Valtteri Bottas, Lewis Hamilton, Charles Leclerc, Sochi Autodrom, 2019

Hamilton admits Ferrari had better strategy despite win

2019 Russian Grand Prix

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Lewis Hamilton says Ferrari had the right strategy for the Russian Grand Prix despite beating them to victory in Sochi.

Both Mercedes drivers started the race on the medium compound tyres while Ferrari favoured the softs. Hamilton said the race showed Ferrari made the right call.

“We knew that we were obviously on a different tyre,” he said. “We put ourselves on a slightly different strategy in that respect and I was hoping that was going to give us an opportunity to dice and fight with them at some stage in the race.”

Hamilton admitted Mercedes underestimated how durable the soft tyre would be. “I think ultimately they were right because the soft tyre was much stronger than we anticipated.

“There was that difference between the compounds so keeping up with the softs with their consistency and their speed was, oh god it was so hard, so I wasn’t expecting that. There was obviously that slight tail-off towards the end where I was able to start closing the gap but it wasn’t massive chunks that I was taking out of them.”

Mercedes’ strategy had been for Hamilton to run a long first stint on the medium tyres, but the Virtual Safety Car period changed that.

“We were planning to extend for like 15-plus laps or something like that, hoping that when we came back out the soft we would have a chance to be able to fight with one of them who was on a different tyre. But obviously the Safety Car and all those things came into it.”

While Sebastian Vettel’s Ferrari dropped out, Charles Leclerc fell behind Hamilton in the VSC period and then dropped behind Valtteri Bottas when he made an extra pit stop for soft tyres.

“Valtteri did an exceptional job because it’s not easy keeping the Ferraris behind and Charles has been driving so well,” said Hamilton.

“Ultimately [it’s] just an incredible day for the team considering the challenges that we’ve had. I think this weekend we knew that we had to pull more out of this car and there was more potential there, but we didn’t know where it was.

“I think we pulled ourselves a little bit closer to the Ferraris this weekend and it was just enough to get ahead of them.”

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20 comments on “Hamilton admits Ferrari had better strategy despite win”

  1. Surely, Mercedes got a bit lucky with a Safety car, but Hamilton as always was fighting like a lion.

    1. isaac (@invincibleisaac)
      29th September 2019, 21:54

      @bulgarian – I have to agree with you there. The first part of the race I was keeping an eye on the gap between HAM and the Ferraris and he was constantly within 3 secs of LEC and 7 secs of VET, which looked promising. He was able to capitalise on Ferrari’s reliability and so took the win, but I can’t help but feel we missed the opportunity for a close fight for victory. What do you think would’ve happened without VET’s retirement, and if there was no SC/VSC? I for one think HAM would’ve been on the prowl on the fresher tyres (having gone deeper into the race in the first stint) and think it would’ve been close with him and the Ferrari’s but a similar result to Spa – he passes VET and closes on LEC, but ends up 2nd. He always fights like a lion though.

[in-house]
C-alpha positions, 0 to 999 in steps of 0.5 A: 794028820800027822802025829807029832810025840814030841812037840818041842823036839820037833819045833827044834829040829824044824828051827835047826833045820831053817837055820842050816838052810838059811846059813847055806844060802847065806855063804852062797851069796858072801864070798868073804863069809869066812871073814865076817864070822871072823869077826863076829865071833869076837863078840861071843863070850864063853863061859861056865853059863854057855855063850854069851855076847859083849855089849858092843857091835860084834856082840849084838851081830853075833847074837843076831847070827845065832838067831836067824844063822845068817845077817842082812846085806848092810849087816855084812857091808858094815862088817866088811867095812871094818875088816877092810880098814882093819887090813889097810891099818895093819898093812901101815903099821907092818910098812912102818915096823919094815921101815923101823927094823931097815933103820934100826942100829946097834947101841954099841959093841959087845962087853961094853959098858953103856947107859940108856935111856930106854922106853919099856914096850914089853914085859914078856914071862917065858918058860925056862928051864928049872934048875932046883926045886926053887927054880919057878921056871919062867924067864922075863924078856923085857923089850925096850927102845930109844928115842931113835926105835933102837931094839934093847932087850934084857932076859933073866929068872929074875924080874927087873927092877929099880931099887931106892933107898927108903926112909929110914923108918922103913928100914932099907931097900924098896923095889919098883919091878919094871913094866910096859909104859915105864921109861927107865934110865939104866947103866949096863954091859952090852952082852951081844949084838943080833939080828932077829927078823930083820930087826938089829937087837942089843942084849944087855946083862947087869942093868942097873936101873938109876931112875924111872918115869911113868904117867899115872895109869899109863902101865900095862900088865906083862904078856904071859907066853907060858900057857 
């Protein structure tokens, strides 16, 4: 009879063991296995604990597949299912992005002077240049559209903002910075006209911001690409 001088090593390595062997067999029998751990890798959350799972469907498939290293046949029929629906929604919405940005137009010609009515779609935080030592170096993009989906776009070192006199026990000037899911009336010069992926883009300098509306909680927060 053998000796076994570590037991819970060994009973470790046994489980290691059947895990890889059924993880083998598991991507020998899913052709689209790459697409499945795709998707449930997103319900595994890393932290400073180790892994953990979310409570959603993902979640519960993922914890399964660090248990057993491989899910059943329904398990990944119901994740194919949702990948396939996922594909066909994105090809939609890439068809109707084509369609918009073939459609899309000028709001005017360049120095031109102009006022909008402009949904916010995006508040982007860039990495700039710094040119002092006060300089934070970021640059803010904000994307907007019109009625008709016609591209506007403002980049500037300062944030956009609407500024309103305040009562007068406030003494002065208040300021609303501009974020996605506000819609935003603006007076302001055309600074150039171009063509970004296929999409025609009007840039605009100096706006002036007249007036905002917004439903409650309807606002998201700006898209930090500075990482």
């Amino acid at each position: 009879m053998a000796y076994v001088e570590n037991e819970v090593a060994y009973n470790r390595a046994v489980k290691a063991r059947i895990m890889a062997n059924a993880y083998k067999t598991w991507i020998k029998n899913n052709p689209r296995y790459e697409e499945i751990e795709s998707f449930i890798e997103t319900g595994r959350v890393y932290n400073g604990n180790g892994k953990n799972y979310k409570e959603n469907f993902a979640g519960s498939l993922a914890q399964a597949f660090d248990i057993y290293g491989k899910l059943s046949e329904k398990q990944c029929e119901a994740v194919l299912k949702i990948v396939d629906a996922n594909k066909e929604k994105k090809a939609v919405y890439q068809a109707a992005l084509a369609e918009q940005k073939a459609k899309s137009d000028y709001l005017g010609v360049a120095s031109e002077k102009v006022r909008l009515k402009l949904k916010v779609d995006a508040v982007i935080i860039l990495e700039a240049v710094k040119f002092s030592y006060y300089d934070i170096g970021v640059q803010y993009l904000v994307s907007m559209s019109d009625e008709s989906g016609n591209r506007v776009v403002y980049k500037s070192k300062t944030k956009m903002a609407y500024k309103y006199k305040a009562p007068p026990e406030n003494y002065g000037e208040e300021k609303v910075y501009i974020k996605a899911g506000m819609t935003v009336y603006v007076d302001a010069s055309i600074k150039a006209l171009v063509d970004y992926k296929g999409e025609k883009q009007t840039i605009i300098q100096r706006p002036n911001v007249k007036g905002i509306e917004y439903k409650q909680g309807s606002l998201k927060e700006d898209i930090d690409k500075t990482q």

1. Looking at LEC’s pace, though, I think Lewis would have taken him in the last few laps. With fresher tyres, and the very powerful slipstream on the straights at Sochi, plus DRS, I think Lewis had the ingredients of a storming victory regardless of Ferrari strategy.
        The VET/LEC dramas just made the inevitable a bit easier for Lewis.

        1. What drama made the inevitable a bit easier for Lewis?! LEC and VET were 1-2, only VET’s DNF changed the positions. We have no real proof VET’s DNF is related to the drama, meaning VET pushed the car too much to create a significant gap in order to have a motive not to give P1 to LEC anymore. Plus, he retired after they both pitted and the team made sure he’ll get back on-track behind LEC.

          Agree that HAM could have been very strong in the final laps and at least the Ferrari in P2 (= VET) seemed to be in danger.

  2. He’s right. If not for the engine failure and russell’s crash it would have been a ferrari 1-2

    1. @Ipsom MGU-K failure actually.

    2. But I’m expecting hamilton to come hounding the ferraris towards the end without vettel’s problem, as in that another SC was sent out after, hamilton would’ve had fresher tyres and would’ve attacked, probably ferraris would’ve defended, depending on vettel’s second stint speed and if he could use leclerc’s drs to defend himself.